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Polynesian Island myths / general editor: Jake Jackson ; associate editor: Taylor Bentley.

Contributor(s): Jackson, Jake [editor.] | Bentley, Taylor [editor.].
Material type: TextTextSeries: Worlds greatest myths and legends.Publisher: London, England : Flame Tree Publishing, 2020Description: 252 pages : illustrations (black and white) ; 21 cm.Content type: text | still image Media type: unmediated Carrier type: volumeISBN: 1839642246; 9781839642241.Subject(s): Mythology, Polynesian | Pūrākau | Atua | MāuiDDC classification: 398.209931
Contents:
Introduction to Polynesian myths -- Tales of creation -- Tales of Maui -- Tales of Hina -- Tales of Gods -- Tales of ghosts and the underworld -- Glossary of Māori words.
Summary: The rich and fascinating myths of Polynesia are all the more extraordinary for the fact that they have survived thousands of years - and miles - of voyages. Scattered across the pacific, the Polynesian islands were populated over generations, as waves of people emigrated from on island to the next, leaping into the unknown with each journey. With each migration, their stories travelled with them. Figures such as the goddess Hina and Maui, the trickster demi-god, are a unifying thread in the sprawling oral history of the Polynesian people. Yet these stories also highlight the rich diversity among these island nations, with each developing its own distance culture and oral tradition.
Item type Current location Collection Call number Status Date due Barcode Item holds
Te Taurawhiri Non-Fiction Alexander Library | Te Rerenga Mai o Te Kauru
Te Taurawhiri
Te Taurawhiri 398.2 POL Available T00836765
Non-Fiction Davis (Central) Library
Non-Fiction (NEST)
Non-Fiction (NEST) 398.2 POL Available T00832231
Total holds: 0

Enhanced descriptions from Syndetics:

The Polynesian triangle covers Easter Island, Hawaii, New Zealand and the many isles in between. The legends of the region are based on the creation of land, fish, sea, valleys and the volcanic outcrops scattered across the long stretches of the Pacific.<br> <br> The beautiful myths of the ancient Polynesians are brought together in this new collection: from Hawaii the Rainbow Maiden of Manoa undulates through the valleys and rainbow mists; the creator Maui releases his fish hooks into the sea to raise the islands to the surface; and tales of Pele the Fire Goddess, who hurls fountains of molten rock into the air creating vast flows of lava. From the Maori of New Zealand come the strange fruit of darkness, the tales of Tiki and the Great Mother from whom the gods descend, then humankind. And from Polynesia, more legends of Maui creating the ancestors, and Hina the moon goddess. Such myth-making joy creates a rare unity in diversity as the ancient Polynesians strove to explain the beauty and darkness of their lush ocean worlds, now offered in this new selection of myths and legends.<br> <br> FLAME TREE 451 : From myth to mystery, the supernatural to horror, fantasy and science fiction, Flame Tree 451 offers a healthy diet of werewolves and mechanical men, blood-lusty vampires, dastardly villains, mad scientists, secret worlds, lost civilizations and escapist fantasies. Discover a storehouse of tales gathered specifically for the reader of the fantastic.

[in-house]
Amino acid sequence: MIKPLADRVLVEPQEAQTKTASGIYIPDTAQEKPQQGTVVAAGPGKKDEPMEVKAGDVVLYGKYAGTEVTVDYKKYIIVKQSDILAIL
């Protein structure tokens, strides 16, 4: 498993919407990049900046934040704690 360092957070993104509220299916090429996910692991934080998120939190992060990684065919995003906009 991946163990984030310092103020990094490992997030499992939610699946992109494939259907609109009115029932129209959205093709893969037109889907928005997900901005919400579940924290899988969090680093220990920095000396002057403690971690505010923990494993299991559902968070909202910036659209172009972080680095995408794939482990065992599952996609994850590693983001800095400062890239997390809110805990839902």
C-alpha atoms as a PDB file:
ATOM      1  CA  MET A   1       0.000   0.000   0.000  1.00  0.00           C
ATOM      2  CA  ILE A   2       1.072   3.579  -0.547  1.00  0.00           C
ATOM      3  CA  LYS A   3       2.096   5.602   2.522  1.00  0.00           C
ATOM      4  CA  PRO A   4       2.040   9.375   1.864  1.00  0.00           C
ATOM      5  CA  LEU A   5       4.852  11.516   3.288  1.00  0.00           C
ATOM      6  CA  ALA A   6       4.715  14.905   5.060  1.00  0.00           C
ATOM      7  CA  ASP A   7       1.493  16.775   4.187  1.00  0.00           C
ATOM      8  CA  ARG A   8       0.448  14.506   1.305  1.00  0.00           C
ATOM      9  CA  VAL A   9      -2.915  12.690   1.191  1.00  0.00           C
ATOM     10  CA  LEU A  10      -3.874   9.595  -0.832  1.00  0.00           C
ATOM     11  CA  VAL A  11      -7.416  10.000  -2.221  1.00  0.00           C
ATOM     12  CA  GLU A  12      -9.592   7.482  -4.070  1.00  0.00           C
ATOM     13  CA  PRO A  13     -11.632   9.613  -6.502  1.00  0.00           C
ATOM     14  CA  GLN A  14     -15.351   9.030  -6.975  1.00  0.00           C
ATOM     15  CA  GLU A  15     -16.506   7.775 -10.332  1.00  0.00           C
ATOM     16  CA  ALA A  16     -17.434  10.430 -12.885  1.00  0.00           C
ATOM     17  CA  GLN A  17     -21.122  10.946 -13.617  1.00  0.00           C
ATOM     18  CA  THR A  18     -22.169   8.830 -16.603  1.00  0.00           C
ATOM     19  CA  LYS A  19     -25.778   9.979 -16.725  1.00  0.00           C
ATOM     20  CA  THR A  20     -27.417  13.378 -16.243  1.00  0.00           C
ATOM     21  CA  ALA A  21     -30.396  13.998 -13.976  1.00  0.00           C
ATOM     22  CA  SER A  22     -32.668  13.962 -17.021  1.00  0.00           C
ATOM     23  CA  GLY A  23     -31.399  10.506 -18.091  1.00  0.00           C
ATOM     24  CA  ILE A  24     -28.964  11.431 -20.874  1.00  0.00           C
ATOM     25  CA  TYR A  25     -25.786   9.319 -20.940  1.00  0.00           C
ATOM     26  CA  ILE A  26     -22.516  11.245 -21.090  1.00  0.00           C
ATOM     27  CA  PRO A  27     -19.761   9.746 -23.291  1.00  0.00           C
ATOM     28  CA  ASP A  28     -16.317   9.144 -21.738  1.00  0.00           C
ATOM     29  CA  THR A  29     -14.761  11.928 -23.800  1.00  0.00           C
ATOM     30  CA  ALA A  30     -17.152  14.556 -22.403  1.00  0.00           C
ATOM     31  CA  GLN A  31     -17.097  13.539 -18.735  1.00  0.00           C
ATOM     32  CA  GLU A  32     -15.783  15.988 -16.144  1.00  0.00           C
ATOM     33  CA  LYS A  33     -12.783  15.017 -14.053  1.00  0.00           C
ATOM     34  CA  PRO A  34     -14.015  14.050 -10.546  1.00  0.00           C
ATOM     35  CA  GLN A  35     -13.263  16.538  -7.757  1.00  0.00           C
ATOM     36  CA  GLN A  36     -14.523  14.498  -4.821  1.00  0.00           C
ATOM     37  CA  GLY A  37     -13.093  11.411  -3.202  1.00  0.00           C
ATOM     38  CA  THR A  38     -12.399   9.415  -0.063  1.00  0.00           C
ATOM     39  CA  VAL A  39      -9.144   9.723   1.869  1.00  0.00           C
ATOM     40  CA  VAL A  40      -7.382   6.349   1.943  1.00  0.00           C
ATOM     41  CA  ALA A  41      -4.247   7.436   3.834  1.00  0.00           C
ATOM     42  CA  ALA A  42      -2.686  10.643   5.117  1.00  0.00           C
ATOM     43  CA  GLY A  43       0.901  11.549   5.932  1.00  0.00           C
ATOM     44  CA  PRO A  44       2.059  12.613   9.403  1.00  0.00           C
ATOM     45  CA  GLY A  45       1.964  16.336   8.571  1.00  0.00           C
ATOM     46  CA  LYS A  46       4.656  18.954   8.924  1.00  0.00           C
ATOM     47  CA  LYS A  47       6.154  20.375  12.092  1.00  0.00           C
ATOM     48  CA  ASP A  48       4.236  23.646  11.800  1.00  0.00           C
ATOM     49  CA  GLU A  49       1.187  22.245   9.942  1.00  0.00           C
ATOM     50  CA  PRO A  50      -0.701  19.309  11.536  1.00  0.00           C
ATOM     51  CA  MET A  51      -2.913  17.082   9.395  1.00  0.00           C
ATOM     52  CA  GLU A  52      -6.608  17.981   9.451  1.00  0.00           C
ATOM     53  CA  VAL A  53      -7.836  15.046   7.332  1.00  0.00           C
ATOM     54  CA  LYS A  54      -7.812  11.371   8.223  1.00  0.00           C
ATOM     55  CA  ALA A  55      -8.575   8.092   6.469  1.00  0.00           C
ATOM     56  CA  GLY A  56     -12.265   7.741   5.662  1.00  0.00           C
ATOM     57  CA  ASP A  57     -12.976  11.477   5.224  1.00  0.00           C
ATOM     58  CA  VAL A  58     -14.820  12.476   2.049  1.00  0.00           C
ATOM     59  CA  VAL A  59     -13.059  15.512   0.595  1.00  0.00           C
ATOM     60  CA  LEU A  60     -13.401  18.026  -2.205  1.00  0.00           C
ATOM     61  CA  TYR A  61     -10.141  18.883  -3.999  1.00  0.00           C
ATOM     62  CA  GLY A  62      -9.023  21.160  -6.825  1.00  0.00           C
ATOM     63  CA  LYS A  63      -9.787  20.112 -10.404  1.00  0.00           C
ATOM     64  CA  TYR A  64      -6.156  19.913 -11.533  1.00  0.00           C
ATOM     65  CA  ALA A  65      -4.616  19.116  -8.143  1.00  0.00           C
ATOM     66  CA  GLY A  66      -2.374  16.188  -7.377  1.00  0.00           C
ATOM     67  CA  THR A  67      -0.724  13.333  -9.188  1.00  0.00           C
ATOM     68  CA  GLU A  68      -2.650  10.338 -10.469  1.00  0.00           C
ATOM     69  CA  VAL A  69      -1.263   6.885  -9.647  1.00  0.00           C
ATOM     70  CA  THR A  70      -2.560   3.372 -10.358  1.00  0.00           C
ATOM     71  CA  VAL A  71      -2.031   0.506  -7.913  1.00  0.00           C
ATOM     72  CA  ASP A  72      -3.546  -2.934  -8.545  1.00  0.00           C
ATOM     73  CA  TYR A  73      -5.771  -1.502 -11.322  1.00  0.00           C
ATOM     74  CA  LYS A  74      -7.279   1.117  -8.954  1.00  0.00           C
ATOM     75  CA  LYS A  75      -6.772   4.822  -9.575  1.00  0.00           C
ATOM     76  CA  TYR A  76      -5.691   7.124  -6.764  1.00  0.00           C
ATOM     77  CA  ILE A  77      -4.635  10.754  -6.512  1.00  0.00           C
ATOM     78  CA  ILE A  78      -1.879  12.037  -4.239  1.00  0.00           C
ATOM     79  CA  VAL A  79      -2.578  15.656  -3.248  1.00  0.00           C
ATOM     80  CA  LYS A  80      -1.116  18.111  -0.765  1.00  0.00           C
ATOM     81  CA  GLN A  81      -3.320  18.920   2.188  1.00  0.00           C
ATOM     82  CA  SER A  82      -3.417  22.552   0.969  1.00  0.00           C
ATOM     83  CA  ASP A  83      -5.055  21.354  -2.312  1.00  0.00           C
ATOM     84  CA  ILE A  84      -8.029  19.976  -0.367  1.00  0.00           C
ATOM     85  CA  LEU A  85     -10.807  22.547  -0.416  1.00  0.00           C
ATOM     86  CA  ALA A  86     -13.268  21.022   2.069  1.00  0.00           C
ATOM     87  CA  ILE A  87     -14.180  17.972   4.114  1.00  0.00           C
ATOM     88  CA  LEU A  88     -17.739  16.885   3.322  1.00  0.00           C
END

Introduction to Polynesian myths -- Tales of creation -- Tales of Maui -- Tales of Hina -- Tales of Gods -- Tales of ghosts and the underworld -- Glossary of Māori words.

The rich and fascinating myths of Polynesia are all the more extraordinary for the fact that they have survived thousands of years - and miles - of voyages. Scattered across the pacific, the Polynesian islands were populated over generations, as waves of people emigrated from on island to the next, leaping into the unknown with each journey. With each migration, their stories travelled with them. Figures such as the goddess Hina and Maui, the trickster demi-god, are a unifying thread in the sprawling oral history of the Polynesian people. Yet these stories also highlight the rich diversity among these island nations, with each developing its own distance culture and oral tradition.